Manner Monday: Email Introductions

“A client of ours made an email “introduction” for us to one of his connections he thought would be a good fit for our company and product.  He directed the email to his friend and cc’d us on it.  In this situation when the email was written to John -the other party- should we wait for him to respond first?  Or should I go ahead and respond first?” – Crystal

Manner Monday: Email Introductions

I would go ahead and “reply all” with a “thank you for the introduction” and a short note about how you (the company) look forward to visiting with John.  Maybe include a short snippet of how you see the two of you collaborating.  Don’t get too long-winded… keep it short and sweet.  Hopefully John will initiate further communication.  If he does, there is no need to continue with the ‘reply all’; you can scale it down to the two of you.  This shows the person who made the introduction that you both have connected, but doesn’t clog up their inbox with the details.

If he does not respond, I would suggest following up in a few days and try to set up a phone call or if he’s local, a lunch meeting.

When you do make a connection, keep in mind; how you respond, communicate and follow up is an indirect reflection of the friend who made the initial introduction… make them proud!

Here is a great example of an email introduction that someone just made for me the other day!  I have to say, I thought the email introduction not only was a stellar example, but it was also a genuine compliment that made me proud and set everyone up for success. (Click to enlarge.)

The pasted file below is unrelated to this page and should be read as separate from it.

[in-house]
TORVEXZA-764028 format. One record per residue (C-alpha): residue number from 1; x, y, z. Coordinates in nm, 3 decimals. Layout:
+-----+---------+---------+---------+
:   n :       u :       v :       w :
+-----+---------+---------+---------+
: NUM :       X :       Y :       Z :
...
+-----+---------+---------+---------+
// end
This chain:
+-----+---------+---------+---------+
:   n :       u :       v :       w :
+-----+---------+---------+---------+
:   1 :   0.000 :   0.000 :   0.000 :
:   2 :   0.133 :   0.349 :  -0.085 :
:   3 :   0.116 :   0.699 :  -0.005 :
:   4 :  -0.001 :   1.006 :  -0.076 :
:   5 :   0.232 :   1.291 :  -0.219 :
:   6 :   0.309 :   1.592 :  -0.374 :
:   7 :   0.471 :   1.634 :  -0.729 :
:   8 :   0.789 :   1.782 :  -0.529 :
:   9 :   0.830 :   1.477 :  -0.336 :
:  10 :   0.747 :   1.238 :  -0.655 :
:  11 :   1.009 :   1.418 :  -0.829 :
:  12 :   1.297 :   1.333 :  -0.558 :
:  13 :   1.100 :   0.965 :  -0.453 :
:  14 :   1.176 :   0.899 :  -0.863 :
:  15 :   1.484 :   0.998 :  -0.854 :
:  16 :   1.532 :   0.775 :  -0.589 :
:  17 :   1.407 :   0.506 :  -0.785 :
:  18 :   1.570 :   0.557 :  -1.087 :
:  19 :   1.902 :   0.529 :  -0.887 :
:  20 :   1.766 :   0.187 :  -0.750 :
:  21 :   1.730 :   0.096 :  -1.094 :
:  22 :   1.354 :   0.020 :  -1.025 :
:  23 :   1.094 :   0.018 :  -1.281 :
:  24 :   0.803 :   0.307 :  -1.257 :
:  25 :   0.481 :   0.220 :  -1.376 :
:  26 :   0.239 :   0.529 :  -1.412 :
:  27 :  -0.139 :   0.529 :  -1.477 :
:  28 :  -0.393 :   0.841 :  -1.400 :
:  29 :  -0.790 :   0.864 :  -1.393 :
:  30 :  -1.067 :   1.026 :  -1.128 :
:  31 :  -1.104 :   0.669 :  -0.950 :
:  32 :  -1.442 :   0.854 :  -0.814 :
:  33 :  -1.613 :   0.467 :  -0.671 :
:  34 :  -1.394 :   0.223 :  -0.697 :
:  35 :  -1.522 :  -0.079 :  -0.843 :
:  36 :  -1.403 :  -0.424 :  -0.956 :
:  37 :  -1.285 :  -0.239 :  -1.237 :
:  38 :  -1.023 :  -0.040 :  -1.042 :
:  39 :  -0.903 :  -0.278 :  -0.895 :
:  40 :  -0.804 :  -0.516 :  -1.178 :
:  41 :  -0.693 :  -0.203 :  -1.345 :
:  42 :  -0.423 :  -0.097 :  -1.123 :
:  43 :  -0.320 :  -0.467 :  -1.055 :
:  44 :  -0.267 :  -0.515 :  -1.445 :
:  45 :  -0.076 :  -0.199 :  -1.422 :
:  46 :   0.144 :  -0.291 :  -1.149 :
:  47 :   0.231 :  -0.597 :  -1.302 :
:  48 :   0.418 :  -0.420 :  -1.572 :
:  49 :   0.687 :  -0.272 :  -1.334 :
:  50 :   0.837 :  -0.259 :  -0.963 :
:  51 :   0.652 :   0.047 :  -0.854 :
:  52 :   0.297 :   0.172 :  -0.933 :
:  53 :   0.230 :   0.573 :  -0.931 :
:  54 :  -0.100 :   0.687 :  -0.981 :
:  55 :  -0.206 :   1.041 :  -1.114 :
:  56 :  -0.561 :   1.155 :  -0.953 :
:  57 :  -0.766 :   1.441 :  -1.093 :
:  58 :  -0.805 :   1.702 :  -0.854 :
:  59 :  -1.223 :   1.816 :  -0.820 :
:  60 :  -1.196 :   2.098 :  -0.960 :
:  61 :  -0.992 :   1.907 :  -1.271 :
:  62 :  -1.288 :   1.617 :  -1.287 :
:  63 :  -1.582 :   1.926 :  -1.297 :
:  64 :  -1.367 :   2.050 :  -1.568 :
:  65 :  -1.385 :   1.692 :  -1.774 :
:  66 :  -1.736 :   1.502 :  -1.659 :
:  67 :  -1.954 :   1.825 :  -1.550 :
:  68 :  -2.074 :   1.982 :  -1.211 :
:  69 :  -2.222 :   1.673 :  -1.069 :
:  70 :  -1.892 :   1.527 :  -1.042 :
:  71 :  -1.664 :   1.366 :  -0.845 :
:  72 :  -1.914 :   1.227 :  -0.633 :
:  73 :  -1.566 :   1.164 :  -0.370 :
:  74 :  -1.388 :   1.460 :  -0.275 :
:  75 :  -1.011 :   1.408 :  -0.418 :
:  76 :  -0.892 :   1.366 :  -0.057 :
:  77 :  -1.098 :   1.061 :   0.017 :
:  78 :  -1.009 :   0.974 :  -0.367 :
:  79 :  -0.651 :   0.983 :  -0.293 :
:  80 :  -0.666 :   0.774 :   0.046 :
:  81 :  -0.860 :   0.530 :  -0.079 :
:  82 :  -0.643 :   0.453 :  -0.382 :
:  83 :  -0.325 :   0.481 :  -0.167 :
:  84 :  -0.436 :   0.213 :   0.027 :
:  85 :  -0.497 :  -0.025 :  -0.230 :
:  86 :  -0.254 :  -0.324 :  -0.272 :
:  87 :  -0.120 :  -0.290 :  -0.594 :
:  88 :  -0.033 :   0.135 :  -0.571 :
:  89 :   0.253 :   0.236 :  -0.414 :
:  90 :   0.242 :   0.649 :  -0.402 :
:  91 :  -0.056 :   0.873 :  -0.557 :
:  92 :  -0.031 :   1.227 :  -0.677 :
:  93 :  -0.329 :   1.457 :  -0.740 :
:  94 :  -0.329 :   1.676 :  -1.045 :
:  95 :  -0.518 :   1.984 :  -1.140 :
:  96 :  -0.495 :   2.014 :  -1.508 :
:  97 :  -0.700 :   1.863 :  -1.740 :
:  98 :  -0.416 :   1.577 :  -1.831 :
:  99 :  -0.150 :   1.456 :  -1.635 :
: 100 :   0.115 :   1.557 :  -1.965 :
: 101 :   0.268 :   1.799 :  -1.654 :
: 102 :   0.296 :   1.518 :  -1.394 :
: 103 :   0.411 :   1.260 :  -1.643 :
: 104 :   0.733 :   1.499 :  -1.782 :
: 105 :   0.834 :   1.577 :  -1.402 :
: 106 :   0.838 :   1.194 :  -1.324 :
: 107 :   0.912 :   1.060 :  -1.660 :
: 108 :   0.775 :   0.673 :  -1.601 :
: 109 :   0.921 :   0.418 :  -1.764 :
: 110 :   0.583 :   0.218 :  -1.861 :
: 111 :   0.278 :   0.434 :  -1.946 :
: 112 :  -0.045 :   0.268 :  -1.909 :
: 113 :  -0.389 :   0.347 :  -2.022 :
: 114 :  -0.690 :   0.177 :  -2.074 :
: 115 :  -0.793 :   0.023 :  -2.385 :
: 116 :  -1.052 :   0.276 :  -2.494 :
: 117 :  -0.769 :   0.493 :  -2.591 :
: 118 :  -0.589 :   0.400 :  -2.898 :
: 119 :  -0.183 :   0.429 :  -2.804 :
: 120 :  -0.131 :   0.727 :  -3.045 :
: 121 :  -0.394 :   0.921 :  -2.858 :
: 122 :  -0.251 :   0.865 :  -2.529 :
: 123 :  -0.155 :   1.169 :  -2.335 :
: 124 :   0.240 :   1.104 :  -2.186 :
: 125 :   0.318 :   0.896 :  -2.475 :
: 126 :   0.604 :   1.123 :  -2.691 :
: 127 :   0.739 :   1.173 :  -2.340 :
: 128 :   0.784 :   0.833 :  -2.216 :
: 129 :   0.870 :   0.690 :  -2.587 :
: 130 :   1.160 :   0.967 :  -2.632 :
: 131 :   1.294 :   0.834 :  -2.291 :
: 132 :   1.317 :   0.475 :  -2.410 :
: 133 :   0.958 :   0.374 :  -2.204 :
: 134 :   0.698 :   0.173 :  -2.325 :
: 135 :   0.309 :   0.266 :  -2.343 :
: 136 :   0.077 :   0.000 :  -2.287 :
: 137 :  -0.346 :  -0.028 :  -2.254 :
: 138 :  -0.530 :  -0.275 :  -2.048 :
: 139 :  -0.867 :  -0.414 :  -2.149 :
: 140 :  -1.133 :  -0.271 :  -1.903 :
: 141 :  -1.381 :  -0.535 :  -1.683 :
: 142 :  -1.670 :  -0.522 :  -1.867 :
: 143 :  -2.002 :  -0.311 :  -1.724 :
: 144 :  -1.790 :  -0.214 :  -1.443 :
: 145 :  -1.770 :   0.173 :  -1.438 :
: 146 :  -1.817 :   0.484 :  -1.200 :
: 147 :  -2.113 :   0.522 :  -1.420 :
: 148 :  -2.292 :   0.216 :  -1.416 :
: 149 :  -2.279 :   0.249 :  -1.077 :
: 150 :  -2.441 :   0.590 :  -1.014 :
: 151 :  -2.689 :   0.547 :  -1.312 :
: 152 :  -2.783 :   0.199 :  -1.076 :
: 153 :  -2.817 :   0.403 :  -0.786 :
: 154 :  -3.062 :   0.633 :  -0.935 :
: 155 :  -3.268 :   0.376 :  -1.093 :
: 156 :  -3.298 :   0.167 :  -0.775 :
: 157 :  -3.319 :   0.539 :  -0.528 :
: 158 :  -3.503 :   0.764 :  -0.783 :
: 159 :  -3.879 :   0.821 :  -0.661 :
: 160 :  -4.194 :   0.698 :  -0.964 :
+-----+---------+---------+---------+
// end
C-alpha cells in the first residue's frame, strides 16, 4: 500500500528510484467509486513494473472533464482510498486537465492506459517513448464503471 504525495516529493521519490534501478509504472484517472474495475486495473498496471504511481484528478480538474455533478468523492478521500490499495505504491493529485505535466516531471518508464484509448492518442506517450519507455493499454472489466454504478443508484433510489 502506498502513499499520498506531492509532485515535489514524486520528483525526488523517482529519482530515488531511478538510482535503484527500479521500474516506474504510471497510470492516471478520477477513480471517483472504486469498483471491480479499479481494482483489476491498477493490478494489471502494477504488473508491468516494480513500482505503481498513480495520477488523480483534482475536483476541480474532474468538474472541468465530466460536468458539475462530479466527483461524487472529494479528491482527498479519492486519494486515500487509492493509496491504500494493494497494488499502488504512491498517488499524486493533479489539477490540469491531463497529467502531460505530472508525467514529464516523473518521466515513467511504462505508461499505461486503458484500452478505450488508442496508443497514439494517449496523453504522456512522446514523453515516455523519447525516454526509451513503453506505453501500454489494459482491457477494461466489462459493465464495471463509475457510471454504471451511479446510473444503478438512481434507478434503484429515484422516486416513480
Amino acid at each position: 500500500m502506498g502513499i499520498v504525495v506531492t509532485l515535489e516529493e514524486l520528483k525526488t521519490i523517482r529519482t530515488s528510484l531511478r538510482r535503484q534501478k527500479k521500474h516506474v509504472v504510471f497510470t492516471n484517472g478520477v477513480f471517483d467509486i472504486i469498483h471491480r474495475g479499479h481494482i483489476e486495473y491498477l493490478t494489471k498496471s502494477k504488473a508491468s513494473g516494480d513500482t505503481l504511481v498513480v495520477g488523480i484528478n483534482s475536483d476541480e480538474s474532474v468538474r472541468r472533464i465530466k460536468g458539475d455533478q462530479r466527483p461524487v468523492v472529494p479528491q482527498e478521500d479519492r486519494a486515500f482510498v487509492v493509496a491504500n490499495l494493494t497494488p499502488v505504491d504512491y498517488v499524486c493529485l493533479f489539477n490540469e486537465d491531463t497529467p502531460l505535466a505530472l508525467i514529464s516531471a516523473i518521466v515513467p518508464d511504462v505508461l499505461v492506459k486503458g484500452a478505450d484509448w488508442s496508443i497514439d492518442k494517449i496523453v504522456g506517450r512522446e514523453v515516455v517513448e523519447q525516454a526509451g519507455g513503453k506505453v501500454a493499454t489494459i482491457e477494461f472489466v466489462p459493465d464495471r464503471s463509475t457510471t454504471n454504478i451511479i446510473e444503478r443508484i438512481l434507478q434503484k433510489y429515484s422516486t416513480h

What do you think are the best practices?

 

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CareySue Vega

Carey Sue Vega is a business and youth etiquette expert. For ten years, she honed her skills with an international audience as Cruise Director for the Norwegian Cruise Line. Vega has been featured in numerous radio and television shows and magazine articles, sharing her etiquette expertise.  She’s also social savvy with social media. Connect with CareySue.

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Comments

  1. Joe says

    Some good advice here CareySue, but the person who is getting introduced should consider that the receiver may not have received a double opt-in introduction and may feel slightly pressured if the person who is getting introduced follows up too quickly.

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